The Windermere Jetty team reached a fantastic milestone on 11 January, placing Osprey into the water for the first time for almost 10 years. Steam Launch (SL) Osprey was built in 1902 in Bowness and after many years out of service, she has required extensive restoration to bring her back to her former glory.
2017 has been an incredible year for the progress of the Windermere Jetty project, with huge developments in the construction of the new buildings. Here we reflect on how far the project has come since January.
Penelope II is now the main focus for the Conservation team, who are restoring her ready to be used for boat trips when the Museum opens.
Penelope II was built by Borwicks of Bowness for a local family and used mainly to follow the Royal Windermere Yacht Club races. With a straight bow and cruiser stern, PenelopeII looks like a traditional Windermere steam launch but she has always run on a motor engine.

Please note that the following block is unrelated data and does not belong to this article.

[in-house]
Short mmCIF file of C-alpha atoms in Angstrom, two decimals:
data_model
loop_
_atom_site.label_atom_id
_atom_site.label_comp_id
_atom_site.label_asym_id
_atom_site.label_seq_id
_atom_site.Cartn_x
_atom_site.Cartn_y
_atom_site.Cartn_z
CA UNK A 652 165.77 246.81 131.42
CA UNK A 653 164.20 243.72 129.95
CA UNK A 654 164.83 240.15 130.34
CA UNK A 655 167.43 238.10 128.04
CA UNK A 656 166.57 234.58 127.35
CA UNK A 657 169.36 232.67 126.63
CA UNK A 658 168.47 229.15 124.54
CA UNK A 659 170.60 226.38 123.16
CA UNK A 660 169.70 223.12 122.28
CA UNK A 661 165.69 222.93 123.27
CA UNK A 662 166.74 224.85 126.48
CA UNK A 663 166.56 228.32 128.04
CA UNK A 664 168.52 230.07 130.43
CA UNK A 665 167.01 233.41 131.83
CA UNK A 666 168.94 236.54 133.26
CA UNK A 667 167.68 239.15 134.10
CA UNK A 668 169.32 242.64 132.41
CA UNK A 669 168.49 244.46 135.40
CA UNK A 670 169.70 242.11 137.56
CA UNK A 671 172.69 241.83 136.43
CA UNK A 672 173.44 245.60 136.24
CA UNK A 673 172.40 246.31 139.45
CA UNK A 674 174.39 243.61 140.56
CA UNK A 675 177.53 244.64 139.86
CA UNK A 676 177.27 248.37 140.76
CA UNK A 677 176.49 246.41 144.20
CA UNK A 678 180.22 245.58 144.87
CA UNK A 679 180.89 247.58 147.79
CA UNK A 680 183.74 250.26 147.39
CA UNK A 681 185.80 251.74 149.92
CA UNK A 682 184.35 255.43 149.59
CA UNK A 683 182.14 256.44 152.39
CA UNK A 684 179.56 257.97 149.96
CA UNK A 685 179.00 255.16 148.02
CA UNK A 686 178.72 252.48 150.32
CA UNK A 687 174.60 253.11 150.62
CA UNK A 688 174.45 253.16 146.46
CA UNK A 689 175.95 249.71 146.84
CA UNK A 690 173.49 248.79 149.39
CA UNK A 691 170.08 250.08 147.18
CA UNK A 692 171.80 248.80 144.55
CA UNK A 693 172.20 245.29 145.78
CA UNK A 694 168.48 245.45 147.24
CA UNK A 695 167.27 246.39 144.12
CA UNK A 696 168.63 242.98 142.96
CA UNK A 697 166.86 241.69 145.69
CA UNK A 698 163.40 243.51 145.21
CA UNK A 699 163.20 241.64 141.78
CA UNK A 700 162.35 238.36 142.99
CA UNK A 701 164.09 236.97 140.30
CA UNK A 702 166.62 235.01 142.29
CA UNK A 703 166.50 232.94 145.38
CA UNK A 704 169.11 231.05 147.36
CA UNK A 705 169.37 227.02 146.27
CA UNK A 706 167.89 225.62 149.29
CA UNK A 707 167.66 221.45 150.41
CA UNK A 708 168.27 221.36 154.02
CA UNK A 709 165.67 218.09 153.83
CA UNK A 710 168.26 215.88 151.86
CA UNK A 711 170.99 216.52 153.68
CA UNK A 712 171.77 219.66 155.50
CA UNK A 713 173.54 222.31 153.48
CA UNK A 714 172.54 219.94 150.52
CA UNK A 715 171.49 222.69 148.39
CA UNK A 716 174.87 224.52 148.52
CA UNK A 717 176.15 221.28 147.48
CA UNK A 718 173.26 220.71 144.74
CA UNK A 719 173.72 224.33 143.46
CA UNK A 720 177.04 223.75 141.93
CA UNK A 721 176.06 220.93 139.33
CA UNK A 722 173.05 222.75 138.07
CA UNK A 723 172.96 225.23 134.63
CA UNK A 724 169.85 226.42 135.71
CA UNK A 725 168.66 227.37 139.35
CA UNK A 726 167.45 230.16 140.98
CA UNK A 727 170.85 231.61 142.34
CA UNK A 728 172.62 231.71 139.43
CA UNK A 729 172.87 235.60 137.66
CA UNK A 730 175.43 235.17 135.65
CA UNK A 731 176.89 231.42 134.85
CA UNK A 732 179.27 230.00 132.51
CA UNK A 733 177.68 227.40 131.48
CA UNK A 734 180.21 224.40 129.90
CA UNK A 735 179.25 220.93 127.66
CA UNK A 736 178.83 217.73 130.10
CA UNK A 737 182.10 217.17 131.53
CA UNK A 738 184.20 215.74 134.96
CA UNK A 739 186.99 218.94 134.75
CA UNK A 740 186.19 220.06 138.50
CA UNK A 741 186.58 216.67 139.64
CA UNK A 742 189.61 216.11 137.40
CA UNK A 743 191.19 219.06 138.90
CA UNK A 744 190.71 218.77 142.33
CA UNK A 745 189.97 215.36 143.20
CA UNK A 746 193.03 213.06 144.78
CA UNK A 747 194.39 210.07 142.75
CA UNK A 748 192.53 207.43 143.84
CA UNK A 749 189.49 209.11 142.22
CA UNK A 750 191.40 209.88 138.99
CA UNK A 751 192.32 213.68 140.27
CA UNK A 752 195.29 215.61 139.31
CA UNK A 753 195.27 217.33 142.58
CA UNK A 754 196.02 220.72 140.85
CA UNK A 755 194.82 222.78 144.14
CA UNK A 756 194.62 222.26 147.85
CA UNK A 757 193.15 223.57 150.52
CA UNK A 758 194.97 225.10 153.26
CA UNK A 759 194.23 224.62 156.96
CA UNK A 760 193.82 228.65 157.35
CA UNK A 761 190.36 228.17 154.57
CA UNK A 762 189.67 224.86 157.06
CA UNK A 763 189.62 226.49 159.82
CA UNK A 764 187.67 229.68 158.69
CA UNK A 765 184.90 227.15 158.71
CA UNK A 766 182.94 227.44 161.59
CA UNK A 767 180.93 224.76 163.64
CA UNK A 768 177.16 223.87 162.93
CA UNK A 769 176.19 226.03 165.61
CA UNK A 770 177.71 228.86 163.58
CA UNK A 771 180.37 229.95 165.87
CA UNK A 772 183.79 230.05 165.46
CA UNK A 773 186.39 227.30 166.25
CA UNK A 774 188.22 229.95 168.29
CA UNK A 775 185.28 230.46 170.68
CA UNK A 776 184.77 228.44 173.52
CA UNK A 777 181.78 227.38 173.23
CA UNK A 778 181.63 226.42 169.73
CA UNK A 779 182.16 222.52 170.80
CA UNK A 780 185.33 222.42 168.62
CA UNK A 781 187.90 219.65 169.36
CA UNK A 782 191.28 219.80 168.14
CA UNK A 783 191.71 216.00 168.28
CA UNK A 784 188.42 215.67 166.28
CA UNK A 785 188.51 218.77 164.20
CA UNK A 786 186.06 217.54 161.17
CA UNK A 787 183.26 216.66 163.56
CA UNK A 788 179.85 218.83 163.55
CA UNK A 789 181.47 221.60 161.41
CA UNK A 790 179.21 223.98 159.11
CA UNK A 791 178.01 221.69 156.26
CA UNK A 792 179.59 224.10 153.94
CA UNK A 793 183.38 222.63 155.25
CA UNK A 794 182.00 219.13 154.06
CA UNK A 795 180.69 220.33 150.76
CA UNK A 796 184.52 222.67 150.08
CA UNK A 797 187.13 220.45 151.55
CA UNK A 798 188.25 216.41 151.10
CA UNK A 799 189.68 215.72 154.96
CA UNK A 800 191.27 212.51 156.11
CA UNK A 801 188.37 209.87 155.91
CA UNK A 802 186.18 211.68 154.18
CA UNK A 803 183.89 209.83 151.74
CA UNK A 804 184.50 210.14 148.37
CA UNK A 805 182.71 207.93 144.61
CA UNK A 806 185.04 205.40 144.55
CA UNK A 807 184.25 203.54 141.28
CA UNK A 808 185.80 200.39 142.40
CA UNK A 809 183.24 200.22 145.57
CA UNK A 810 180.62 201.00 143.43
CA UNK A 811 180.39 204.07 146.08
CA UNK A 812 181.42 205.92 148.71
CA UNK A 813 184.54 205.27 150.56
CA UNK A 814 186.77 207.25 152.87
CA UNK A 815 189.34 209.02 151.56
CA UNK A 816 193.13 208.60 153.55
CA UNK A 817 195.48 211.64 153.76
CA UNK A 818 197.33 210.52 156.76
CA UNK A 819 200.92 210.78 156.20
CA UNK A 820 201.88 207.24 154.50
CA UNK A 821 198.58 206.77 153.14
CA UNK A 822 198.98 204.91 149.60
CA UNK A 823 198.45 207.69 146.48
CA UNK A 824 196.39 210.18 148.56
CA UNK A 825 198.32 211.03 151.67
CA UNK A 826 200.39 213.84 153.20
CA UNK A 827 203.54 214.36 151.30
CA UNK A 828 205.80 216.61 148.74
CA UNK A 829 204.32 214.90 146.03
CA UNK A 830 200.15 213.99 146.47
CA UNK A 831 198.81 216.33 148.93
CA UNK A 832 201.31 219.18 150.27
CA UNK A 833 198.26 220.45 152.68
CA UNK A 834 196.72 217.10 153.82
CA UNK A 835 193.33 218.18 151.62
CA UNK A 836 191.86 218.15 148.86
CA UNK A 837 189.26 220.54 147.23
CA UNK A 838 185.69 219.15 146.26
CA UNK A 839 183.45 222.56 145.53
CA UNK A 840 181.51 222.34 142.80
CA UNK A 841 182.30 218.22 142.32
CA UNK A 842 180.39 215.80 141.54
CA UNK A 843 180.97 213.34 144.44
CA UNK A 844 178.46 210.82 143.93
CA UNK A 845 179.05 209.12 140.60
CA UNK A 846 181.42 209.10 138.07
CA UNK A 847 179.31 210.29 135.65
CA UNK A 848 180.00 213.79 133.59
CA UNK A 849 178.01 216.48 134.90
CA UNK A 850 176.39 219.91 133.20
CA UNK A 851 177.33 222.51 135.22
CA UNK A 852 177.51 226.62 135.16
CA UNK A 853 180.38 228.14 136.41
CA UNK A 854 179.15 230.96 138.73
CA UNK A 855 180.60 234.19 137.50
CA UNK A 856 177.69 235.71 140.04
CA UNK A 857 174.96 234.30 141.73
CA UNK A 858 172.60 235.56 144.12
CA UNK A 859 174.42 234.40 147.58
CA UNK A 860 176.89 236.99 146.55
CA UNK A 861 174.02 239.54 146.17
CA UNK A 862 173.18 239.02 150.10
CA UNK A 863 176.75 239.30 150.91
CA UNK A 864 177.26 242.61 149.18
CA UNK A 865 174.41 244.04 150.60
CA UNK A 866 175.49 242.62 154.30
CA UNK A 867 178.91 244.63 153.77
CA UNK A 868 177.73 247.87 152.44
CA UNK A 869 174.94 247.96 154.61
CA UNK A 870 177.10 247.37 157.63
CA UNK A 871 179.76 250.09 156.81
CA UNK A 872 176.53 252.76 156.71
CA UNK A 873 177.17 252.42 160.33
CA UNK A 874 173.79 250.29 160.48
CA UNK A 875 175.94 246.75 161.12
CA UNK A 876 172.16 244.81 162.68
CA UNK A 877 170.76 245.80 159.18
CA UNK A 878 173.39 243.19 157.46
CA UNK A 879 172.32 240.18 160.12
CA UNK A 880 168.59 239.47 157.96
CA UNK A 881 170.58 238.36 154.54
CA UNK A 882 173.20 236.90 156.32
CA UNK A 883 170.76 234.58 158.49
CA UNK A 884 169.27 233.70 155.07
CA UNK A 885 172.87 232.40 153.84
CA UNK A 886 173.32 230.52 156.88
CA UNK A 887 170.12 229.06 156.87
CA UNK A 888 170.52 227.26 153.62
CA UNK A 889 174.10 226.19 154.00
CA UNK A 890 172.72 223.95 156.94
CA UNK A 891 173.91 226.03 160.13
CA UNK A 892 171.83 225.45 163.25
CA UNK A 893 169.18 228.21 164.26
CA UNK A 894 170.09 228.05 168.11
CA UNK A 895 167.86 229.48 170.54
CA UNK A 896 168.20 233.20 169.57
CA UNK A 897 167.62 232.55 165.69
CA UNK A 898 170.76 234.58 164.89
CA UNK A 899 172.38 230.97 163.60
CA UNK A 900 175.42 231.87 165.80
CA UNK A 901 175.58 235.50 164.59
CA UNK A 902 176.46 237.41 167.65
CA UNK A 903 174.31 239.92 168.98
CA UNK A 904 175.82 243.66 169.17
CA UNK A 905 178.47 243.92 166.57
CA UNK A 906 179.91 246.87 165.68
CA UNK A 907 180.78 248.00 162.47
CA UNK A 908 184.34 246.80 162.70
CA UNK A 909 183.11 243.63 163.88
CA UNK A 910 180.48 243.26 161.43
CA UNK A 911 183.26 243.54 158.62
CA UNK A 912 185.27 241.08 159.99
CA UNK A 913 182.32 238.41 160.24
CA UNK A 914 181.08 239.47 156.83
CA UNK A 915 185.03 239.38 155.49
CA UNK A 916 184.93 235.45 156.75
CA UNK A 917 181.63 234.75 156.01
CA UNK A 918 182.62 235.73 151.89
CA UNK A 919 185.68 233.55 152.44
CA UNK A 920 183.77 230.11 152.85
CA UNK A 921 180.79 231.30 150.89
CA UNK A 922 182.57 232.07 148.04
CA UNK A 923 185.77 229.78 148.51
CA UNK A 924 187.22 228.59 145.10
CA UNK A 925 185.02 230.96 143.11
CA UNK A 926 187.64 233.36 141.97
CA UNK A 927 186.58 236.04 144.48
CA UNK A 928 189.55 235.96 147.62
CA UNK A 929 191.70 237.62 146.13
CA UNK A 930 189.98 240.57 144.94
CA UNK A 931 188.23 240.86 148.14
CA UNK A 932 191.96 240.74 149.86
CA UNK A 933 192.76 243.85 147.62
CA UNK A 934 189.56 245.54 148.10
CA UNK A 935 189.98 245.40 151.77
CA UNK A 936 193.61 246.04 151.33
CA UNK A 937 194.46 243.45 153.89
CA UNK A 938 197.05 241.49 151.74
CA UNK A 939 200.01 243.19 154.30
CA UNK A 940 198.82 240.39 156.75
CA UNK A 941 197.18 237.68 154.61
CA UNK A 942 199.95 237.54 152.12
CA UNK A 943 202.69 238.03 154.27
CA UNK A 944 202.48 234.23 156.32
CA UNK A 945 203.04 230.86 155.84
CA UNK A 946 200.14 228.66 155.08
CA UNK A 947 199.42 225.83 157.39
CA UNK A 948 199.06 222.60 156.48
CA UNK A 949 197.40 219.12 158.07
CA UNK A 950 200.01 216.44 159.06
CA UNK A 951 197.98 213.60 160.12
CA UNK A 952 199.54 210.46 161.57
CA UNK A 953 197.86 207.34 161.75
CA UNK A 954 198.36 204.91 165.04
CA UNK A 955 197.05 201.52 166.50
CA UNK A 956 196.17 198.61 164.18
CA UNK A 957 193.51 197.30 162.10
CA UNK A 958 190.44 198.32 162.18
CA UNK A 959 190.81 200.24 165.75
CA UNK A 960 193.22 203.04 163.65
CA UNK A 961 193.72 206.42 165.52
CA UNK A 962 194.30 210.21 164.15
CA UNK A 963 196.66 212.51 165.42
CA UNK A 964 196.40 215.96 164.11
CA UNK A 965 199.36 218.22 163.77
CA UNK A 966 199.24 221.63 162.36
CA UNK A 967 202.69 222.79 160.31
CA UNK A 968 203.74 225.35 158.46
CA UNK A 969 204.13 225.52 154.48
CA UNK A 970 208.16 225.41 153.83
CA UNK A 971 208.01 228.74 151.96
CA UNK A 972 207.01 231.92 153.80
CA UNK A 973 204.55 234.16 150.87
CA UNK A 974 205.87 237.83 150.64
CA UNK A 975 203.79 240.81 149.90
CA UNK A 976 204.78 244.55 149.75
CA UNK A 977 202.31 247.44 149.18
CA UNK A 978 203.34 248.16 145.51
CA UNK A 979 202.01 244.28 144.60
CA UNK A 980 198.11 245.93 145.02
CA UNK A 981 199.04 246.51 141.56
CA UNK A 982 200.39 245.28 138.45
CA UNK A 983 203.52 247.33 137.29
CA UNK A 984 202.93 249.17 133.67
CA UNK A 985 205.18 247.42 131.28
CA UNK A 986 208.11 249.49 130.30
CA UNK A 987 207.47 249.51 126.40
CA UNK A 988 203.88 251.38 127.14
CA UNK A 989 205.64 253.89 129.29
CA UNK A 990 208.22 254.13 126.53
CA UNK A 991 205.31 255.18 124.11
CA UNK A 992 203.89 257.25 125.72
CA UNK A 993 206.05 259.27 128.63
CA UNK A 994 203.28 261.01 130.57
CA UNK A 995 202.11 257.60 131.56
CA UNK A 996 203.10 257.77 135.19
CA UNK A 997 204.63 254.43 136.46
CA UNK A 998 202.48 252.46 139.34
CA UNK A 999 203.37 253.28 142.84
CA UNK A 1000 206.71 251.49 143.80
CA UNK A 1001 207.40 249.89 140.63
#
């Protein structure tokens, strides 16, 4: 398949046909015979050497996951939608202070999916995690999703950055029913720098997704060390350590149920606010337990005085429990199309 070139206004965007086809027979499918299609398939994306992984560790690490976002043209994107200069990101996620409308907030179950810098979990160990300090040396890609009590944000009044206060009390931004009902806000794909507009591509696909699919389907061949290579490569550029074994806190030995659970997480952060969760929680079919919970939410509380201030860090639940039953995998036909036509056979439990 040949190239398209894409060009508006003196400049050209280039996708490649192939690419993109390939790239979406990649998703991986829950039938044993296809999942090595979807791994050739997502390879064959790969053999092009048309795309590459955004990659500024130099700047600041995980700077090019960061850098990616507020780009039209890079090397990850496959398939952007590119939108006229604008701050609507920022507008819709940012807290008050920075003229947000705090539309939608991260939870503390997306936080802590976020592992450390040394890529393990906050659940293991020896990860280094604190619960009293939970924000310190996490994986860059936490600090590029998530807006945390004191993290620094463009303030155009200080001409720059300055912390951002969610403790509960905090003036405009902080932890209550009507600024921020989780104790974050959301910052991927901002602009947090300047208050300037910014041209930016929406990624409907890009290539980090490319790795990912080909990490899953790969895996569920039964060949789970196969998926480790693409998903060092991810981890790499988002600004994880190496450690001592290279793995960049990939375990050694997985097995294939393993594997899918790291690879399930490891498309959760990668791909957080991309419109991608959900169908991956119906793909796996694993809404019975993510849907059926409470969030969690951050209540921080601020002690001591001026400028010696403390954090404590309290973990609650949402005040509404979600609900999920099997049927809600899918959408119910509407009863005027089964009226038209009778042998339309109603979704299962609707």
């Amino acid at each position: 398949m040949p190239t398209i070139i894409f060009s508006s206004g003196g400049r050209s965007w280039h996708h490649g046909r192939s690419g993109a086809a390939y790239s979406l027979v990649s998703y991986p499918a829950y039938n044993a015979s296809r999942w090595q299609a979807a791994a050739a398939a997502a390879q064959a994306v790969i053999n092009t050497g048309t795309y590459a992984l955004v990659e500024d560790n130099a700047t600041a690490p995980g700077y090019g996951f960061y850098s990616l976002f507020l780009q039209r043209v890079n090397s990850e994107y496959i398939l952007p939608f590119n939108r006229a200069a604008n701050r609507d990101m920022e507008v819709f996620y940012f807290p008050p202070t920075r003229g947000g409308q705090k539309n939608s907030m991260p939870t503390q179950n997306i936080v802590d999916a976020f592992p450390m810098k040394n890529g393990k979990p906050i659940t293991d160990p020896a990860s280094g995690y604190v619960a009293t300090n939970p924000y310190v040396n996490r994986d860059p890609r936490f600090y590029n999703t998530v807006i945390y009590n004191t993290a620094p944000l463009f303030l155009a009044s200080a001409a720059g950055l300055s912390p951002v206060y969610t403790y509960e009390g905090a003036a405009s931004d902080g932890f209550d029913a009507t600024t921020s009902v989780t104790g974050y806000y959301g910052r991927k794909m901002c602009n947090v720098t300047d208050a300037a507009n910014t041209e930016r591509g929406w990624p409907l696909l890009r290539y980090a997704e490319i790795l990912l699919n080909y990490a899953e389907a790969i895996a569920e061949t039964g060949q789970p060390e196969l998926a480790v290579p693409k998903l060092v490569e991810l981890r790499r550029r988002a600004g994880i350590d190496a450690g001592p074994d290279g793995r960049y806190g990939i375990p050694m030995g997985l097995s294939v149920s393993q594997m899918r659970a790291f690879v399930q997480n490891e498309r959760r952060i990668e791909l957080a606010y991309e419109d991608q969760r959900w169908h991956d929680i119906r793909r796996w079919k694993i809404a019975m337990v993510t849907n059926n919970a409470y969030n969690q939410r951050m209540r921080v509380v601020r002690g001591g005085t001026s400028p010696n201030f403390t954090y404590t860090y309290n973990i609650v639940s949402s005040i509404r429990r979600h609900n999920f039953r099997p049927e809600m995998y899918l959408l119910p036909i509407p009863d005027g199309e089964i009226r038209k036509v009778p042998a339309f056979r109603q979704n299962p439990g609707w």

In last month’s news, Osprey was about to have her boiler lifted in. With the boiler now in place the Conservation team will connect up the pipework, marking one of the final stages of her restoration.
Jane, who is looking increasingly striking with her beautifully crafted chrome work now fitted, will also have have her seats installed. A 1930s speedboat, Jane will be available for unique and exclusive boat trips for two from Windermere Jetty.
Last month a key milestone was reached with the Windermere Jetty buildings being connected to mains water and electricity. This has made way for the commencement of significant developments to the internal fit out of the buildings during September.